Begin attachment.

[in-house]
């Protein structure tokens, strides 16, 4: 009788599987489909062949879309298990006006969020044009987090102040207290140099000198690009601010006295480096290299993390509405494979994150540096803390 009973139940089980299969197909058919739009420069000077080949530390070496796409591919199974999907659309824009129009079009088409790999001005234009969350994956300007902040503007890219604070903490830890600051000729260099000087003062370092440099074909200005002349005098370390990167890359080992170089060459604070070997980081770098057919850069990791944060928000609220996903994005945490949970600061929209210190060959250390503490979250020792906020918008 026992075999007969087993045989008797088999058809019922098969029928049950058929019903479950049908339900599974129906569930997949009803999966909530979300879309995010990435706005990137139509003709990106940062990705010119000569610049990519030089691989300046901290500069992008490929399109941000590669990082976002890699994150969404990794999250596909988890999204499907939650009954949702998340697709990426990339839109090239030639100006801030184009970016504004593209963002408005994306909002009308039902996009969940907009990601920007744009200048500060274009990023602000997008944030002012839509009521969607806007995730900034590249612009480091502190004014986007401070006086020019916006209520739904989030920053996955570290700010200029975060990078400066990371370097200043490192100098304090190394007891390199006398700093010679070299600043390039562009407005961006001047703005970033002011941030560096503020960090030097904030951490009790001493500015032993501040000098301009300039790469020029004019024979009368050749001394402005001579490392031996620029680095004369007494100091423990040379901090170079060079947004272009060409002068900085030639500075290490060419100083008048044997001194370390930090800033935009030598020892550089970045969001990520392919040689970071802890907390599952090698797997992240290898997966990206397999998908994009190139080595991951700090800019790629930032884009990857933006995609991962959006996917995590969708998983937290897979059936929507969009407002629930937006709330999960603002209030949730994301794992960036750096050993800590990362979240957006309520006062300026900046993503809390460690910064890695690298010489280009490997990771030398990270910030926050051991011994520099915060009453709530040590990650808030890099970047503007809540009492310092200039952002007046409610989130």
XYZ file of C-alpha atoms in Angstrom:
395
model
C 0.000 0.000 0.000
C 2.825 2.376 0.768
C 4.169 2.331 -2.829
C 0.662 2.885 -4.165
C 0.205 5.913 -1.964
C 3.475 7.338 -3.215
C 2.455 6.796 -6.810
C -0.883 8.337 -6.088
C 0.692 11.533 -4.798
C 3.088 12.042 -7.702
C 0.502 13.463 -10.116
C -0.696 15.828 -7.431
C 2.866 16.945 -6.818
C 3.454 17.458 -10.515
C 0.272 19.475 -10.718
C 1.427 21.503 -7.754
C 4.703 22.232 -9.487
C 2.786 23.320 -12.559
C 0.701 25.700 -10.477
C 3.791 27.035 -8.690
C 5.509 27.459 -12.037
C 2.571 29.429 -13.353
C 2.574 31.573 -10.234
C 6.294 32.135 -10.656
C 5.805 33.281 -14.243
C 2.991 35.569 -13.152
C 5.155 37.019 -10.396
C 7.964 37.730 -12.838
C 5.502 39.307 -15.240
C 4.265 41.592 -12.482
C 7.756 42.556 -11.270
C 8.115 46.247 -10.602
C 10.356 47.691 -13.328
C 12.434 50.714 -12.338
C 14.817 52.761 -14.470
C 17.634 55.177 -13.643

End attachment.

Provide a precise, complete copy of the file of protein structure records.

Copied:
[in-house]
């Protein structure tokens, strides 16, 4: 009788599987489909062949879309298990006006969020044009987090102040207290140099000198690009601010006295480096290299993390509405494979994150540096803390 009973139940089980299969197909058919739009420069000077080949530390070496796409591919199974999907659309824009129009079009088409790999001005234009969350994956300007902040503007890219604070903490830890600051000729260099000087003062370092440099074909200005002349005098370390990167890359080992170089060459604070070997980081770098057919850069990791944060928000609220996903994005945490949970600061929209210190060959250390503490979250020792906020918008 026992075999007969087993045989008797088999058809019922098969029928049950058929019903479950049908339900599974129906569930997949009803999966909530979300879309995010990435706005990137139509003709990106940062990705010119000569610049990519030089691989300046901290500069992008490929399109941000590669990082976002890699994150969404990794999250596909988890999204499907939650009954949702998340697709990426990339839109090239030639100006801030184009970016504004593209963002408005994306909002009308039902996009969940907009990601920007744009200048500060274009990023602000997008944030002012839509009521969607806007995730900034590249612009480091502190004014986007401070006086020019916006209520739904989030920053996955570290700010200029975060990078400066990371370097200043490192100098304090190394007891390199006398700093010679070299600043390039562009407005961006001047703005970033002011941030560096503020960090030097904030951490009790001493500015032993501040000098301009300039790469020029004019024979009368050749001394402005001579490392031996620029680095004369007494100091423990040379901090170079060079947004272009060409002068900085030639500075290490060419100083008048044997001194370390930090800033935009030598020892550089970045969001990520392919040689970071802890907390599952090698797997992240290898997966990206397999998908994009190139080595991951700090800019790629930032884009990857933006995609991962959006996917995590969708998983937290897979059936929507969009407002629930937006709330999960603002209030949730994301794992960036750096050993800590990362979240957006309520006062300026900046993503809390460690910064890695690298010489280009490997990771030398990270910030926050051991011994520099915060009453709530040590990650808030890099970047503007809540009492310092200039952002007046409610989130």
XYZ file of C-alpha atoms in Angstrom:
395
model
C 0.000 0.000 0.000
C 2.825 2.376 0.768
C 4.169 2.331 -2.829
C 0.662 2.885 -4.165
C 0.205 5.913 -1.964
C 3.475 7.338 -3.215
C 2.455 6.796 -6.810
C -0.883 8.337 -6.088
C 0.692 11.533 -4.798
C 3.088 12.042 -7.702
C 0.502 13.463 -10.116
C -0.696 15.828 -7.431
C 2.866 16.945 -6.818
C 3.454 17.458 -10.515
C 0.272 19.475 -10.718
C 1.427 21.503 -7.754
C 4.703 22.232 -9.487
C 2.786 23.320 -12.559
C 0.701 25.700 -10.477
C 3.791 27.035 -8.690
C 5.509 27.459 -12.037
C 2.571 29.429 -13.353
C 2.574 31.573 -10.234
C 6.294 32.135 -10.656
C 5.805 33.281 -14.243
C 2.991 35.569 -13.152
C 5.155 37.019 -10.396
C 7.964 37.730 -12.838
C 5.502 39.307 -15.240
C 4.265 41.592 -12.482
C 7.756 42.556 -11.270
C 8.115 46.247 -10.602
C 10.356 47.691 -13.328
C 12.434 50.714 -12.338
C 14.817 52.761 -14.470
C 17.634 55.177 -13.643